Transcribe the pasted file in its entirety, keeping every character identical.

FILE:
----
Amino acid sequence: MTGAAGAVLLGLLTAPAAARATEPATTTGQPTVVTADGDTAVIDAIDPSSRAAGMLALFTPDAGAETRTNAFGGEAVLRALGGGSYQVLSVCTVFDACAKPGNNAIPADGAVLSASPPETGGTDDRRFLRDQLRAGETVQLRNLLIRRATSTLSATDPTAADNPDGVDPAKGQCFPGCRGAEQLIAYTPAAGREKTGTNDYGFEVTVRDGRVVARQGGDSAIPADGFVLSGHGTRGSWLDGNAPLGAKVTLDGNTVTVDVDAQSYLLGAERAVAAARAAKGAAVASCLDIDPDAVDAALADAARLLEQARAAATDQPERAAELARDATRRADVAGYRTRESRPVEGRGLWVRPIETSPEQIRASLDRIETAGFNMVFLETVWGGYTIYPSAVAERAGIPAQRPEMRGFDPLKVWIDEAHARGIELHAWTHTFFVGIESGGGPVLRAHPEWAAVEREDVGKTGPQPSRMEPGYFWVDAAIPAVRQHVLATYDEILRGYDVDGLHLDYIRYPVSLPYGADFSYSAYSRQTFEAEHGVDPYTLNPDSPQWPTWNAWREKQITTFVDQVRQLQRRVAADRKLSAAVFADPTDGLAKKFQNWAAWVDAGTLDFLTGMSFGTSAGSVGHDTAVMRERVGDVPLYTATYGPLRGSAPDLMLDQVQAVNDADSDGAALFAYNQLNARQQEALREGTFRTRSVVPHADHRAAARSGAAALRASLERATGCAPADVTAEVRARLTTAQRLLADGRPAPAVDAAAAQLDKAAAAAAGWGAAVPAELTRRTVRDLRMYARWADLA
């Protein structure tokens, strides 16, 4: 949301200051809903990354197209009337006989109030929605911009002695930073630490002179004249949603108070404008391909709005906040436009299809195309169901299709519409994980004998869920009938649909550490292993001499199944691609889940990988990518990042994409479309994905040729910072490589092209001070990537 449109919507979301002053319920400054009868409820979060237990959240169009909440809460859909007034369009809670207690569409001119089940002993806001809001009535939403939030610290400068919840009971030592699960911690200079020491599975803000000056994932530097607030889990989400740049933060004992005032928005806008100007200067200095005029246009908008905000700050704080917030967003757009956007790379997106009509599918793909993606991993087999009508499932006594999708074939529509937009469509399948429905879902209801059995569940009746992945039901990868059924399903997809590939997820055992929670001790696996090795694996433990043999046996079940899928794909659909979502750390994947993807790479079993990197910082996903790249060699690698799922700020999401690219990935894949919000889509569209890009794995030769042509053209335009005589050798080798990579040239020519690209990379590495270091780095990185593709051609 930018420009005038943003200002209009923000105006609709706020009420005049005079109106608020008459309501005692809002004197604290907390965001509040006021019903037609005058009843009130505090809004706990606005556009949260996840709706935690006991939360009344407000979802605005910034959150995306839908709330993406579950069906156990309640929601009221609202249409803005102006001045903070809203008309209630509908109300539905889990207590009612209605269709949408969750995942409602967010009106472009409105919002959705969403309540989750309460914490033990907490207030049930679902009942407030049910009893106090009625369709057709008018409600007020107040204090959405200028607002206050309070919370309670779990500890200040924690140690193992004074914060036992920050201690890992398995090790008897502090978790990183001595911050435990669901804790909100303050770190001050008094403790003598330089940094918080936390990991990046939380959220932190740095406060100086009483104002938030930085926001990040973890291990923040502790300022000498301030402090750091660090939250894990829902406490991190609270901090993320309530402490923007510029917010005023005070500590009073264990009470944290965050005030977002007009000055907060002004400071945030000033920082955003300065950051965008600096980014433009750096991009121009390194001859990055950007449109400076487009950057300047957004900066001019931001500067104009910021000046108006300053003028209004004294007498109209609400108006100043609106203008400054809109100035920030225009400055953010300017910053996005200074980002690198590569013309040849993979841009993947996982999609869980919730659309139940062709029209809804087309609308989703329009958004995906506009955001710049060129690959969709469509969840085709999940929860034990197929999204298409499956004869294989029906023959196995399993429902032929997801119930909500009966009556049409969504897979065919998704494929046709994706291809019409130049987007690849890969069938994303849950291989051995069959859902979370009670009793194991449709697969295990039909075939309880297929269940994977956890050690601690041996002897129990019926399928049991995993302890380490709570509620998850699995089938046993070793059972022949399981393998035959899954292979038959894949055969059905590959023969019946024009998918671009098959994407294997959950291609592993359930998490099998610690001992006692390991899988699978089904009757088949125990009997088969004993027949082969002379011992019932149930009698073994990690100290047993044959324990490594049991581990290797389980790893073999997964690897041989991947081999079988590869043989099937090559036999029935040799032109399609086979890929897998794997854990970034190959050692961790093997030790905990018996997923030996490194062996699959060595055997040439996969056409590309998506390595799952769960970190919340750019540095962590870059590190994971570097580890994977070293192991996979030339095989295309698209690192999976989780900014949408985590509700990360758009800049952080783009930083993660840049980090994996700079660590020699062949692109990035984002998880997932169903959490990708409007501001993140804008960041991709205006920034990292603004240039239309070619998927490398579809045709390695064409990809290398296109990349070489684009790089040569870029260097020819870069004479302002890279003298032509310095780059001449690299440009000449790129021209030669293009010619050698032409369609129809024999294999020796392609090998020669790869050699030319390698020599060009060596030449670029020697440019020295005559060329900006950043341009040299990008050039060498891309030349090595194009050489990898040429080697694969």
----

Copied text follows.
Amino acid sequence: MTGAAGAVLLGLLTAPAAARATEPATTTGQPTVVTADGDTAVIDAIDPSSRAAGMLALFTPDAGAETRTNAFGGEAVLRALGGGSYQVLSVCTVFDACAKPGNNAIPADGAVLSASPPETGGTDDRRFLRDQLRAGETVQLRNLLIRRATSTLSATDPTAADNPDGVDPAKGQCFPGCRGAEQLIAYTPAAGREKTGTNDYGFEVTVRDGRVVARQGGDSAIPADGFVLSGHGTRGSWLDGNAPLGAKVTLDGNTVTVDVDAQSYLLGAERAVAAARAAKGAAVASCLDIDPDAVDAALADAARLLEQARAAATDQPERAAELARDATRRADVAGYRTRESRPVEGRGLWVRPIETSPEQIRASLDRIETAGFNMVFLETVWGGYTIYPSAVAERAGIPAQRPEMRGFDPLKVWIDEAHARGIELHAWTHTFFVGIESGGGPVLRAHPEWAAVEREDVGKTGPQPSRMEPGYFWVDAAIPAVRQHVLATYDEILRGYDVDGLHLDYIRYPVSLPYGADFSYSAYSRQTFEAEHGVDPYTLNPDSPQWPTWNAWREKQITTFVDQVRQLQRRVAADRKLSAAVFADPTDGLAKKFQNWAAWVDAGTLDFLTGMSFGTSAGSVGHDTAVMRERVGDVPLYTATYGPLRGSAPDLMLDQVQAVNDADSDGAALFAYNQLNARQQEALREGTFRTRSVVPHADHRAAARSGAAALRASLERATGCAPADVTAEVRARLTTAQRLLADGRPAPAVDAAAAQLDKAAAAAAGWGAAVPAELTRRTVRDLRMYARWADLA
């Protein structure tokens, strides 16, 4: 949301200051809903990354197209009337006989109030929605911009002695930073630490002179004249949603108070404008391909709005906040436009299809195309169901299709519409994980004998869920009938649909550490292993001499199944691609889940990988990518990042994409479309994905040729910072490589092209001070990537 449109919507979301002053319920400054009868409820979060237990959240169009909440809460859909007034369009809670207690569409001119089940002993806001809001009535939403939030610290400068919840009971030592699960911690200079020491599975803000000056994932530097607030889990989400740049933060004992005032928005806008100007200067200095005029246009908008905000700050704080917030967003757009956007790379997106009509599918793909993606991993087999009508499932006594999708074939529509937009469509399948429905879902209801059995569940009746992945039901990868059924399903997809590939997820055992929670001790696996090795694996433990043999046996079940899928794909659909979502750390994947993807790479079993990197910082996903790249060699690698799922700020999401690219990935894949919000889509569209890009794995030769042509053209335009005589050798080798990579040239020519690209990379590495270091780095990185593709051609 930018420009005038943003200002209009923000105006609709706020009420005049005079109106608020008459309501005692809002004197604290907390965001509040006021019903037609005058009843009130505090809004706990606005556009949260996840709706935690006991939360009344407000979802605005910034959150995306839908709330993406579950069906156990309640929601009221609202249409803005102006001045903070809203008309209630509908109300539905889990207590009612209605269709949408969750995942409602967010009106472009409105919002959705969403309540989750309460914490033990907490207030049930679902009942407030049910009893106090009625369709057709008018409600007020107040204090959405200028607002206050309070919370309670779990500890200040924690140690193992004074914060036992920050201690890992398995090790008897502090978790990183001595911050435990669901804790909100303050770190001050008094403790003598330089940094918080936390990991990046939380959220932190740095406060100086009483104002938030930085926001990040973890291990923040502790300022000498301030402090750091660090939250894990829902406490991190609270901090993320309530402490923007510029917010005023005070500590009073264990009470944290965050005030977002007009000055907060002004400071945030000033920082955003300065950051965008600096980014433009750096991009121009390194001859990055950007449109400076487009950057300047957004900066001019931001500067104009910021000046108006300053003028209004004294007498109209609400108006100043609106203008400054809109100035920030225009400055953010300017910053996005200074980002690198590569013309040849993979841009993947996982999609869980919730659309139940062709029209809804087309609308989703329009958004995906506009955001710049060129690959969709469509969840085709999940929860034990197929999204298409499956004869294989029906023959196995399993429902032929997801119930909500009966009556049409969504897979065919998704494929046709994706291809019409130049987007690849890969069938994303849950291989051995069959859902979370009670009793194991449709697969295990039909075939309880297929269940994977956890050690601690041996002897129990019926399928049991995993302890380490709570509620998850699995089938046993070793059972022949399981393998035959899954292979038959894949055969059905590959023969019946024009998918671009098959994407294997959950291609592993359930998490099998610690001992006692390991899988699978089904009757088949125990009997088969004993027949082969002379011992019932149930009698073994990690100290047993044959324990490594049991581990290797389980790893073999997964690897041989991947081999079988590869043989099937090559036999029935040799032109399609086979890929897998794997854990970034190959050692961790093997030790905990018996997923030996490194062996699959060595055997040439996969056409590309998506390595799952769960970190919340750019540095962590870059590190994971570097580890994977070293192991996979030339095989295309698209690192999976989780900014949408985590509700990360758009800049952080783009930083993660840049980090994996700079660590020699062949692109990035984002998880997932169903959490990708409007501001993140804008960041991709205006920034990292603004240039239309070619998927490398579809045709390695064409990809290398296109990349070489684009790089040569870029260097020819870069004479302002890279003298032509310095780059001449690299440009000449790129021209030669293009010619050698032409369609129809024999294999020796392609090998020669790869050699030319390698020599060009060596030449670029020697440019020295005559060329900006950043341009040299990008050039060498891309030349090595194009050489990898040429080697694969």